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What should I know about Breo Ellipta before taking it?

Breo Ellipta is a long-acting medication to control asthma and chronic obstructive pulmonary disease (COPD). It’s meant to be used once a day, every day, to reduce symptoms and prevent flare-ups. It’s not a rescue inhaler that you use during a breathing attack.
 
Breo Ellipta contains two medications, a corticosteroid and a long-acting beta agonist (LABA) bronchodilator. LABA medications relax the muscles around the airways to prevent wheezing and other breathing problems, but in people with asthma, they can increase the risk of death. For that reason, Breo Ellipta is used for asthma only when symptoms are severe and other medications aren’t controlling the asthma well. Once you’ve been using Breo Ellipta for a while and your asthma is under better control, your doctor may switch you to a different medication. It isn’t known if LABA medications increase the risk of death in people with COPD.
 
Breo Ellipta is approved only for adults age 18 and up, not for children.
 
People who are allergic to milk proteins or any ingredients in Breo Ellipta should not use it.
 
Before taking Breo Ellipta, tell your doctor about any health problems you have, such as high blood pressure or heart problems, thyroid disease, diabetes or eye diseases like glaucoma or cataracts. Also tell your doctor if you’re pregnant (or planning to become pregnant) or breastfeeding. It isn’t known if Breo Ellipta can harm the baby.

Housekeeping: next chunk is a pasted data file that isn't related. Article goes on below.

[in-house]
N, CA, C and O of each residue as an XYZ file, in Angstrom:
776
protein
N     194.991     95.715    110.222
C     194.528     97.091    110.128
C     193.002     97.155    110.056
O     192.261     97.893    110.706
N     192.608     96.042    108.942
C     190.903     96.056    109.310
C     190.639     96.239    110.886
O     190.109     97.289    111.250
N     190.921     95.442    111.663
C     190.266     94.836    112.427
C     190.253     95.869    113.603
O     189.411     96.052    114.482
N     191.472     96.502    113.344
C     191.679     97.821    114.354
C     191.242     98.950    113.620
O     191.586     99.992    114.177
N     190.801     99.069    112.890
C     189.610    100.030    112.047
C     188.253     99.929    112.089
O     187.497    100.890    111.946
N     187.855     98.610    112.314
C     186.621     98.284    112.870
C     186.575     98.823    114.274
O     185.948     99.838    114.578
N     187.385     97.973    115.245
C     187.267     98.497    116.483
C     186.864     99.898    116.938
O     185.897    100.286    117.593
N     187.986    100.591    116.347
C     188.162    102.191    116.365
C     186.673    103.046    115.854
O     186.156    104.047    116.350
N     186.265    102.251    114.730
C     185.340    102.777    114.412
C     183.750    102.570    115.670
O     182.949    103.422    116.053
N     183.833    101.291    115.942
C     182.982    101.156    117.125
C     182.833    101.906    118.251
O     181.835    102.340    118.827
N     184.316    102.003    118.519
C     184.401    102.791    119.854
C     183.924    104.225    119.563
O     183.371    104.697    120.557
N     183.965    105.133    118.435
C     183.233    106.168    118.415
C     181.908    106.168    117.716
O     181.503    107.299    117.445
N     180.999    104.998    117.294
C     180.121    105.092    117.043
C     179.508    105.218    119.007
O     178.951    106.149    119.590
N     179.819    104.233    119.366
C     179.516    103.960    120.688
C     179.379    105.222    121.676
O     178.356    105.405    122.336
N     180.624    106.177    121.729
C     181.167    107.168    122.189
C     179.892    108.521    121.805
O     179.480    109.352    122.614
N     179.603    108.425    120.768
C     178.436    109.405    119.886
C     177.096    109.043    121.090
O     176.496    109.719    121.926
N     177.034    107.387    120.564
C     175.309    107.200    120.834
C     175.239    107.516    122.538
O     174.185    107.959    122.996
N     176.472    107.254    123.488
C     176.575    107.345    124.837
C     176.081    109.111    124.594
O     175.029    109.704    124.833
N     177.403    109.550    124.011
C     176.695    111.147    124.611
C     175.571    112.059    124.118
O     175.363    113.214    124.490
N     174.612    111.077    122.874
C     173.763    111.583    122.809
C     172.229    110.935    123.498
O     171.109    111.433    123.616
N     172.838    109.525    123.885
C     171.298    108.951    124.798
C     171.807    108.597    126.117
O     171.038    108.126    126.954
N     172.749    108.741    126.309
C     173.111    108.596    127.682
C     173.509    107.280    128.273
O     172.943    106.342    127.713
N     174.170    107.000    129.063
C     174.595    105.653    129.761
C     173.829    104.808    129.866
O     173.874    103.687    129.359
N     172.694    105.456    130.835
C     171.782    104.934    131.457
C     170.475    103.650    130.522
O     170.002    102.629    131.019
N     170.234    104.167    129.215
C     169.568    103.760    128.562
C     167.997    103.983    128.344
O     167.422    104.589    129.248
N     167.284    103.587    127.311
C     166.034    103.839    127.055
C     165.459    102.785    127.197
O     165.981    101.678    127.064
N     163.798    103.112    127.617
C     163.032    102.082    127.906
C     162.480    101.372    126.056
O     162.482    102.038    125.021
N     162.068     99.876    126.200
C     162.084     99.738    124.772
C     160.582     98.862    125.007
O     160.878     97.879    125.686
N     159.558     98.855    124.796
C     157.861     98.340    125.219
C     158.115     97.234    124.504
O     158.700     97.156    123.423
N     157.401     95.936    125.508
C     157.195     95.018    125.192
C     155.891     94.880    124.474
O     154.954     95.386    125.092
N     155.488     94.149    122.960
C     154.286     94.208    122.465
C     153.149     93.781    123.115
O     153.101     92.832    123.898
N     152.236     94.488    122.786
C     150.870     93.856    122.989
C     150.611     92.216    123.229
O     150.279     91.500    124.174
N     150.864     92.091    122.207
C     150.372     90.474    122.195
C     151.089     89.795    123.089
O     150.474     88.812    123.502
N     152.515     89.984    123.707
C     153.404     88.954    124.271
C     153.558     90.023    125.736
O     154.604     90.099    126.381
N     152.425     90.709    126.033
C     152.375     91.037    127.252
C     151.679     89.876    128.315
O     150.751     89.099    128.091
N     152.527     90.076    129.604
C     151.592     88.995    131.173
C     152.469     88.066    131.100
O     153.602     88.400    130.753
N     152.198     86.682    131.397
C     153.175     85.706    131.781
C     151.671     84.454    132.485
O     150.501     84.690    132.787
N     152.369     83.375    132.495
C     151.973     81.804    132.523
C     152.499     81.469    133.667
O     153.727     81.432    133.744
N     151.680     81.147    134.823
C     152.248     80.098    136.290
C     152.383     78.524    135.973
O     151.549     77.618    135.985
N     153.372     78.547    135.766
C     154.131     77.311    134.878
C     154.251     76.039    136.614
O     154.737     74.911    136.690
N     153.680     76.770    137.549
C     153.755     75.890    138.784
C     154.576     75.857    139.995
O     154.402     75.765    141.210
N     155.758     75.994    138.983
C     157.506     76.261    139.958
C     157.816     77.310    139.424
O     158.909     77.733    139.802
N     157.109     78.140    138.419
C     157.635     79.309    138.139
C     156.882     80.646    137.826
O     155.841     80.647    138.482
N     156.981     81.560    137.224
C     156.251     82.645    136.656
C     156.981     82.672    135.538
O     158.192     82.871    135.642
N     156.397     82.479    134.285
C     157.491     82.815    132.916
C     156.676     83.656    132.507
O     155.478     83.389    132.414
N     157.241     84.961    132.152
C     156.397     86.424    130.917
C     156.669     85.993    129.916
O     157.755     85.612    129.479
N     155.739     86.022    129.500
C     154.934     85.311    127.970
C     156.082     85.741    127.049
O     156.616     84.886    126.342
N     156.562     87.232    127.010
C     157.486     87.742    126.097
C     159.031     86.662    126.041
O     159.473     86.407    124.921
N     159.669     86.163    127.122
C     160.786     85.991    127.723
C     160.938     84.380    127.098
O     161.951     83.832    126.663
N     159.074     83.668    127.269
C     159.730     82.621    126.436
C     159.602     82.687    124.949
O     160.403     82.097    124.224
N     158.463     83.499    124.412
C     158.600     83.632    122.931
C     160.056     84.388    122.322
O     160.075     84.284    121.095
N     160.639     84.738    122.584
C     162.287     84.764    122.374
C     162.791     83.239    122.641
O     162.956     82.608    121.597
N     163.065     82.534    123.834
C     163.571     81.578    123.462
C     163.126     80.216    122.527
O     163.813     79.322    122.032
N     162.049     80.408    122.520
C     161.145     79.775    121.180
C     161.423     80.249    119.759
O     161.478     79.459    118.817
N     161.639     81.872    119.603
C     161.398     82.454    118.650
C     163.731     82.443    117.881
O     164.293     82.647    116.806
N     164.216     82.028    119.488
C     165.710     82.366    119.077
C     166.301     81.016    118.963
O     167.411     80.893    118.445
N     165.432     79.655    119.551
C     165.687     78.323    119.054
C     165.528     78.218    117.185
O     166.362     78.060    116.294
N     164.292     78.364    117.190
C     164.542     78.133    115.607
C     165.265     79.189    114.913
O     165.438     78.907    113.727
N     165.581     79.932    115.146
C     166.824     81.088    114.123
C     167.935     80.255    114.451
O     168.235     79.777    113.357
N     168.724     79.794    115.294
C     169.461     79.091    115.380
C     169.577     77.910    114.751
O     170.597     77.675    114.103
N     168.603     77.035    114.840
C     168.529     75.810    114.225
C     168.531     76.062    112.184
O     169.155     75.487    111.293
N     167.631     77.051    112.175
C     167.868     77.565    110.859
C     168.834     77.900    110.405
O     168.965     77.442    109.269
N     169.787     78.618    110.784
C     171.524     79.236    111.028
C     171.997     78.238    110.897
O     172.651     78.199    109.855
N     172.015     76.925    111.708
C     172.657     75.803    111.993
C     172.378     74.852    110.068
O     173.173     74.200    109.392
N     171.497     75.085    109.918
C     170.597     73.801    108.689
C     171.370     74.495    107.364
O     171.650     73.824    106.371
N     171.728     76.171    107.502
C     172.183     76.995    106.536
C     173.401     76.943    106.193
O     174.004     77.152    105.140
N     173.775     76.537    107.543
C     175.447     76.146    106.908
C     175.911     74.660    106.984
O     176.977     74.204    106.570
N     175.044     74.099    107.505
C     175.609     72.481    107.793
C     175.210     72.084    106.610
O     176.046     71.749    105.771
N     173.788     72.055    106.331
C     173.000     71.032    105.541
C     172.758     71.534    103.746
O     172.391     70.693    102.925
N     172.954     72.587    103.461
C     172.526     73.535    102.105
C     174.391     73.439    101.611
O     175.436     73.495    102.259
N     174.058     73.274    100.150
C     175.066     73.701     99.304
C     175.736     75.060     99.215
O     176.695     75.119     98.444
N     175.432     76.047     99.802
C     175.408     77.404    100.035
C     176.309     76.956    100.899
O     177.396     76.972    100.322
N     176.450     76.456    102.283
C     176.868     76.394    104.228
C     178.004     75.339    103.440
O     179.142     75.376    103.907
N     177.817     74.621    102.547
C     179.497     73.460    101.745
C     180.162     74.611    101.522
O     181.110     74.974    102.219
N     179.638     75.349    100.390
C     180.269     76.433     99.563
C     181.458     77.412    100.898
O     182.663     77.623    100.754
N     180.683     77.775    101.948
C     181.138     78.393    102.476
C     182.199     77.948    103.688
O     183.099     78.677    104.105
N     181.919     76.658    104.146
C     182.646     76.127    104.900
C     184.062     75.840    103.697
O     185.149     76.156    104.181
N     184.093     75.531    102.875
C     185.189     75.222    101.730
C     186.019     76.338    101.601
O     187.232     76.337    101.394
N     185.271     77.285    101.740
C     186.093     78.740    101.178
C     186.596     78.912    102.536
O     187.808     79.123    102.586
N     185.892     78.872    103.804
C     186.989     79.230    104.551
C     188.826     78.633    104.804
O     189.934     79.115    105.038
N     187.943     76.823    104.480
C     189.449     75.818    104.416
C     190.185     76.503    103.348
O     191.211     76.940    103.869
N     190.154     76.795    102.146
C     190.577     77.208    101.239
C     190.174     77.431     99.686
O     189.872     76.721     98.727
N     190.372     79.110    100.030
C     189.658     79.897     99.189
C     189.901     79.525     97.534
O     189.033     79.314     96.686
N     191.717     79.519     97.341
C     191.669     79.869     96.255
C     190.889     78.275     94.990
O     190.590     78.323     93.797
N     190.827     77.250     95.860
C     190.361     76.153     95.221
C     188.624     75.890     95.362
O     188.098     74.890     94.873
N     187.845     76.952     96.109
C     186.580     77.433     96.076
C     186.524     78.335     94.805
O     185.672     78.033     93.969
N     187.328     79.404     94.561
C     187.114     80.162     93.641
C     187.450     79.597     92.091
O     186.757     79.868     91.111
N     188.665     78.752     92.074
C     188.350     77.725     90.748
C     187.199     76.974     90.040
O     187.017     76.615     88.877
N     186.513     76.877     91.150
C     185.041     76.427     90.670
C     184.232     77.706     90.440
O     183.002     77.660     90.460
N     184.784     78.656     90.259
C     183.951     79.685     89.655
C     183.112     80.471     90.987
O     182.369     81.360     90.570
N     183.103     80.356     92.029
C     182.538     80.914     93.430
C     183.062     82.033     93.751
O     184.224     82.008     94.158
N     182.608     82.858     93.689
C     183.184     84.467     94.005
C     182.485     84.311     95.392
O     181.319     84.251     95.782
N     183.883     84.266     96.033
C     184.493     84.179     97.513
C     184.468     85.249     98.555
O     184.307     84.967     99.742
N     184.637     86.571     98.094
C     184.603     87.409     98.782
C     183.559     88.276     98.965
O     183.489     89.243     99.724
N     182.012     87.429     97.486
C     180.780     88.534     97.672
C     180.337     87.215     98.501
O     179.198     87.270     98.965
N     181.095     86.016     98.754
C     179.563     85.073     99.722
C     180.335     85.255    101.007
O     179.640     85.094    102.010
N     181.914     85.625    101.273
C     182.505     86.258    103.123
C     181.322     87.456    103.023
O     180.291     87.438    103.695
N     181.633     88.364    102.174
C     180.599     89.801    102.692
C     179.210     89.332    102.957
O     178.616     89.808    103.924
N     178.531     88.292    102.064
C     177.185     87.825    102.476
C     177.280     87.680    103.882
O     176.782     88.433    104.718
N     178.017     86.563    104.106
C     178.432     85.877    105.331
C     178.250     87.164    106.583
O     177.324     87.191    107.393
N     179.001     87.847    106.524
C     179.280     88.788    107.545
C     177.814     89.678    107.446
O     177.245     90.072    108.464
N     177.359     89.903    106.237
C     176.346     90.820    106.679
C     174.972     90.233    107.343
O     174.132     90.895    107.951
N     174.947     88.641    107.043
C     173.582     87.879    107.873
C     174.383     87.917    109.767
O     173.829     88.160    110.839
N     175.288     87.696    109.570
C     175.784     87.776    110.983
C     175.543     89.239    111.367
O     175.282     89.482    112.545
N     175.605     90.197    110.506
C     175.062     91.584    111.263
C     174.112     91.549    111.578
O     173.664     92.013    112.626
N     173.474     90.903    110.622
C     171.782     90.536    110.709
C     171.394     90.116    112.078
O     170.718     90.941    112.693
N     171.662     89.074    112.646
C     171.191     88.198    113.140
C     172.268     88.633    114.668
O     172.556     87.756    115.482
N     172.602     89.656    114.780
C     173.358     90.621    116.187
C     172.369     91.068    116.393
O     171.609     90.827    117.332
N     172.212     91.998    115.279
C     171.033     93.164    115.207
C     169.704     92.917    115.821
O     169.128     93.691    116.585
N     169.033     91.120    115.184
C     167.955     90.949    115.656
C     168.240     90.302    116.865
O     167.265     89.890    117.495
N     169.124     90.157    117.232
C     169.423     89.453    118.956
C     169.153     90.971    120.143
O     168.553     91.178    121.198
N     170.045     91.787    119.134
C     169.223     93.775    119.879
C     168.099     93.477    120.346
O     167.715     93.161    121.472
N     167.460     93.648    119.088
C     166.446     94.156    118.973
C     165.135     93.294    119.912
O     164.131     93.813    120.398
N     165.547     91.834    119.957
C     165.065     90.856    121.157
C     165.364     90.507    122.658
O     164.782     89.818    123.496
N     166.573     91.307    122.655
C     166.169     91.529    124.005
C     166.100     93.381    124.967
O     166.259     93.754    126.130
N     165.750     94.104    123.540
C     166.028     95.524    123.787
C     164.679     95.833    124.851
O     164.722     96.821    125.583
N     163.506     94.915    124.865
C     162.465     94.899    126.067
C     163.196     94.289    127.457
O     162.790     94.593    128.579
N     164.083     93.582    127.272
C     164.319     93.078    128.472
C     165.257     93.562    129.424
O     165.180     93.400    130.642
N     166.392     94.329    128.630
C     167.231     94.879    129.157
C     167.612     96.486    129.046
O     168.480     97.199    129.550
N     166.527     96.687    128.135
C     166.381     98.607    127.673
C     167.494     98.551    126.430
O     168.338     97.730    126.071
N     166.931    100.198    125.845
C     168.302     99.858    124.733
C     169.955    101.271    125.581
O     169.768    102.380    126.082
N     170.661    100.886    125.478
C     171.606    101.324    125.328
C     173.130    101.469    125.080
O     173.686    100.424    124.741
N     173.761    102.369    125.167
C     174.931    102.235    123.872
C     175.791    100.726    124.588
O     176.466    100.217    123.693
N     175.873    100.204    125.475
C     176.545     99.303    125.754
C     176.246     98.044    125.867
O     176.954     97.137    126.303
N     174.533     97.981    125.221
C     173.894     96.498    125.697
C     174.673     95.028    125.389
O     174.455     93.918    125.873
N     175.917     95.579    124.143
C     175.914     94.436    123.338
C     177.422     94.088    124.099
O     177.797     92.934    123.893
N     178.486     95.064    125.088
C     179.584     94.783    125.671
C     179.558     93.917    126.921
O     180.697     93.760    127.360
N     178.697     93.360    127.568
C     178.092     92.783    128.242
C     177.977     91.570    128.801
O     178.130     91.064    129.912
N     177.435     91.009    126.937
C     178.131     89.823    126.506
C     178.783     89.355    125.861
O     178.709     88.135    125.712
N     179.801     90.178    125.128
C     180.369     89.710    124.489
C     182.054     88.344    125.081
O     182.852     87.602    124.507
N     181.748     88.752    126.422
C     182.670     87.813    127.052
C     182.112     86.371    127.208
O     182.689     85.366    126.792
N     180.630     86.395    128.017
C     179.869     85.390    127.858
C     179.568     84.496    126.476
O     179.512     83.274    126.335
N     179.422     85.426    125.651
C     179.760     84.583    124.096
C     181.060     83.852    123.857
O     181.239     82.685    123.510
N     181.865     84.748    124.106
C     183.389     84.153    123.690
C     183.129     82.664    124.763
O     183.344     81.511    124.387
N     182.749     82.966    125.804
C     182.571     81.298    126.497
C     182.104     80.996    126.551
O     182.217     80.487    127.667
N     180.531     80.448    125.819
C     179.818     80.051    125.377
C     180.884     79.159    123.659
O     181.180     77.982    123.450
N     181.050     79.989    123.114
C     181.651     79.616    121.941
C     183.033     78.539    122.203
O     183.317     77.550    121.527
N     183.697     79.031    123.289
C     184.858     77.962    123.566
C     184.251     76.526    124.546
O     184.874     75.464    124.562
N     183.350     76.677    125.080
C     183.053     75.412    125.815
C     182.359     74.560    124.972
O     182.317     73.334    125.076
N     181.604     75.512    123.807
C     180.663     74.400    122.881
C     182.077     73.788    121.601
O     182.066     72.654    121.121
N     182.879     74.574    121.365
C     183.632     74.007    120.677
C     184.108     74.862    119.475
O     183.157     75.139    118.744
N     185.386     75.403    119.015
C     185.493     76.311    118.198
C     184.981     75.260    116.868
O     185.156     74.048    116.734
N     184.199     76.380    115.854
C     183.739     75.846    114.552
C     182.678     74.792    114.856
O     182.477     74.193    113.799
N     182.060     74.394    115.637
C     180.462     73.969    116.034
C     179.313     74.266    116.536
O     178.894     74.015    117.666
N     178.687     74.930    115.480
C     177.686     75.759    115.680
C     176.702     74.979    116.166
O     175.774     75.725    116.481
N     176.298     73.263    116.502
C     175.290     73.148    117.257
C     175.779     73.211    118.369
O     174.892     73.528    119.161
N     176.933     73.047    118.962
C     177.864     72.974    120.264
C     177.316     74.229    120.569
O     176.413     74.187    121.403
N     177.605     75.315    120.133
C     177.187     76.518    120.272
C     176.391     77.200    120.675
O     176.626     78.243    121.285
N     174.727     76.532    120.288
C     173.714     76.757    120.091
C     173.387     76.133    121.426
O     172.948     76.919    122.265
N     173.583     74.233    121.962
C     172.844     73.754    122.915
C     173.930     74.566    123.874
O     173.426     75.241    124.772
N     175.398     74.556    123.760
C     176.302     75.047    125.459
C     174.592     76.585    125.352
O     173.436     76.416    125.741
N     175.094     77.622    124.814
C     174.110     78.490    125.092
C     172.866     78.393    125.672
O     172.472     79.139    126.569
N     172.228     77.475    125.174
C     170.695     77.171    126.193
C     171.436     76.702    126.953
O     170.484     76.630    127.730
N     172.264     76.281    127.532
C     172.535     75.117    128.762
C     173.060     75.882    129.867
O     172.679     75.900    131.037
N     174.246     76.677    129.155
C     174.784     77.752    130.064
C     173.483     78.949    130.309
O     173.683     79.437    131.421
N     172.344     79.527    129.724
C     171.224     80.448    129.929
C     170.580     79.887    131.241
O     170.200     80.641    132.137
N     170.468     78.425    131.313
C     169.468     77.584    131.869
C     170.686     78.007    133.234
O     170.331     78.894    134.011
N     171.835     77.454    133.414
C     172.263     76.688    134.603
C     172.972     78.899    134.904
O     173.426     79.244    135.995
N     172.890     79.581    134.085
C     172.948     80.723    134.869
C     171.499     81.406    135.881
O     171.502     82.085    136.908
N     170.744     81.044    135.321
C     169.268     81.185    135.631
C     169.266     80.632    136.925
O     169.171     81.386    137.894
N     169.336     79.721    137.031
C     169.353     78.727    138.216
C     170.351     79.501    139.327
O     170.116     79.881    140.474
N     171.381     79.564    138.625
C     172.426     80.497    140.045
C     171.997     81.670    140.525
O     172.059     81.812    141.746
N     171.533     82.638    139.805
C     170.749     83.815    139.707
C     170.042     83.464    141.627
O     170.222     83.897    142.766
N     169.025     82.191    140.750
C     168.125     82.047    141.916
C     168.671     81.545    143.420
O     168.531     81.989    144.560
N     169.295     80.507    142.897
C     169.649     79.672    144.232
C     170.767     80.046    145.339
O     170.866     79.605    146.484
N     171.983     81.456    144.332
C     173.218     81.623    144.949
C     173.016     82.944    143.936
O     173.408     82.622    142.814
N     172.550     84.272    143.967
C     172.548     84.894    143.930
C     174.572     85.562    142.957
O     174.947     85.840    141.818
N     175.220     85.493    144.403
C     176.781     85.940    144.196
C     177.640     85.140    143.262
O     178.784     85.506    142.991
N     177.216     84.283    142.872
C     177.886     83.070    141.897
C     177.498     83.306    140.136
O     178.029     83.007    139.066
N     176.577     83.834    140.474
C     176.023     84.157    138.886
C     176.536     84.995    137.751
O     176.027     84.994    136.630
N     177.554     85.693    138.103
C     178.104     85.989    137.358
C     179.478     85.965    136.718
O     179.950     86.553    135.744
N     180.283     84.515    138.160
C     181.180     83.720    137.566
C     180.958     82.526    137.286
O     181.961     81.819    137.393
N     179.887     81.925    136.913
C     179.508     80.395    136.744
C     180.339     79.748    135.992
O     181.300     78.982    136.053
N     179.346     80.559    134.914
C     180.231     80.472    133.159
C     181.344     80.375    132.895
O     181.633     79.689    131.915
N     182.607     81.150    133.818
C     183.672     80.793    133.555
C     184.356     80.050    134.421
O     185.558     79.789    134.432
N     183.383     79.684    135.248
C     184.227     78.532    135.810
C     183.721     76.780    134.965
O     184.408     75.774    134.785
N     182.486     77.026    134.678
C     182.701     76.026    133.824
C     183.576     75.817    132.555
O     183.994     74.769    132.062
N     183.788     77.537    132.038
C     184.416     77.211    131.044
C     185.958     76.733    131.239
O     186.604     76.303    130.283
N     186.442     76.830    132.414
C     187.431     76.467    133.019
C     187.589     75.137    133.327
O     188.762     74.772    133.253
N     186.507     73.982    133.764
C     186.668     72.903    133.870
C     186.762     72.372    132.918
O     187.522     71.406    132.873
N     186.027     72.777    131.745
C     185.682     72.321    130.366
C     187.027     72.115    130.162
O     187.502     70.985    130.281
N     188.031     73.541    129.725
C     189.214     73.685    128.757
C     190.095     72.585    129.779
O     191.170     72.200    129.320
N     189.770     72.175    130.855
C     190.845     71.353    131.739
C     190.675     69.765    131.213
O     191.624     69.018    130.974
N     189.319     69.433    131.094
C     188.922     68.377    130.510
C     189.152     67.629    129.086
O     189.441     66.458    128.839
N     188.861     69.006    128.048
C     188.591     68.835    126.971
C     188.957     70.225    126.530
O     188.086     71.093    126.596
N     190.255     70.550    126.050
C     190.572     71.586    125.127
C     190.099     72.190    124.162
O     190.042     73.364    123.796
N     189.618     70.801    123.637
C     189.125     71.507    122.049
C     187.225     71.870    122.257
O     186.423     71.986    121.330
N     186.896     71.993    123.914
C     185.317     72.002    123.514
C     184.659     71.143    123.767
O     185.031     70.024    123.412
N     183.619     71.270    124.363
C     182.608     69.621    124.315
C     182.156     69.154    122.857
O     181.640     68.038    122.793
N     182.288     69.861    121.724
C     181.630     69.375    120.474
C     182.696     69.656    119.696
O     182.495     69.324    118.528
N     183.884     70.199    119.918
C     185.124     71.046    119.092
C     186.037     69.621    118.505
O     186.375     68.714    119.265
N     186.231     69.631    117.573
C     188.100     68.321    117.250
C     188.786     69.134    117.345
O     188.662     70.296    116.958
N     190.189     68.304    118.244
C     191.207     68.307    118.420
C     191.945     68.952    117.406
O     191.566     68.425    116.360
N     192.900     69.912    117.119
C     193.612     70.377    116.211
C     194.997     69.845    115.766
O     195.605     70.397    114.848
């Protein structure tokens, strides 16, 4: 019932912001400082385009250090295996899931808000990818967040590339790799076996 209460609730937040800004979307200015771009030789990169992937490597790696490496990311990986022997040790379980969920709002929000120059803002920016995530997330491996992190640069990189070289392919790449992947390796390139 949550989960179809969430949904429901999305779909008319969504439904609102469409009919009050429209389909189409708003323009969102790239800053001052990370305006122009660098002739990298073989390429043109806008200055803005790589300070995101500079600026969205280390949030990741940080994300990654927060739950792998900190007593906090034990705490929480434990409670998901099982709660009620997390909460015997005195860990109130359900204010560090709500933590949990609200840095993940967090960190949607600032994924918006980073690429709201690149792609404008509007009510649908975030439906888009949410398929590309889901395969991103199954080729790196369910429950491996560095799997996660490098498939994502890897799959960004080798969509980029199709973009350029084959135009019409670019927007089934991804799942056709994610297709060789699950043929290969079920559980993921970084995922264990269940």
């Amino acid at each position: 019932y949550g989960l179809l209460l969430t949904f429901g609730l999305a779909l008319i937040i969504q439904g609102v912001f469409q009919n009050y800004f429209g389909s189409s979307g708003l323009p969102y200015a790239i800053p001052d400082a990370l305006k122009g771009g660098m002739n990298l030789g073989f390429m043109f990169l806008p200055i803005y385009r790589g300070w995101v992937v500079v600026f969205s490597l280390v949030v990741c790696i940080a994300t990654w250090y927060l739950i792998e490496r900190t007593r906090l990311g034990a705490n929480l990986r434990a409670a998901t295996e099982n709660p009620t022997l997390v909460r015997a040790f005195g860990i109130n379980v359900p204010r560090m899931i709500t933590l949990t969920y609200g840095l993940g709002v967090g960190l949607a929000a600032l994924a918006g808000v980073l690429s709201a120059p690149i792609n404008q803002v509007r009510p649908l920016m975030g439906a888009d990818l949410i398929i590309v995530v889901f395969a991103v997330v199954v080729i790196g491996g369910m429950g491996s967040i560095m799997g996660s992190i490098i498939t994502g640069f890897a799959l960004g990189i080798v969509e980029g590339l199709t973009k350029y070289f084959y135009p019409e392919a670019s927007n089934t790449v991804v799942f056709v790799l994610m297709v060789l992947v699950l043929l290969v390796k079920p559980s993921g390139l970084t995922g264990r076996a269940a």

Also tell your doctor about all other medications you take, including any over-the-counter drugs or supplements. Breo Ellipta can have dangerous interactions with certain medications, particularly antifungal or HIV medications.
 
Breo Ellipta can cause side effects, including:
  • fungal infections in the mouth or throat
  • an increased risk of pneumonia and other infections
  • reduced adrenal function, which can cause fatigue and low blood pressure
  • increased blood pressure and a fast or irregular heartbeat
  • tremor or nervousness
  • bone loss
  • eye problems
  • runny nose, sore throat or sinus problems

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Important: This content reflects information from various individuals and organizations and may offer alternative or opposing points of view. It should not be used for medical advice, diagnosis or treatment. As always, you should consult with your healthcare provider about your specific health needs.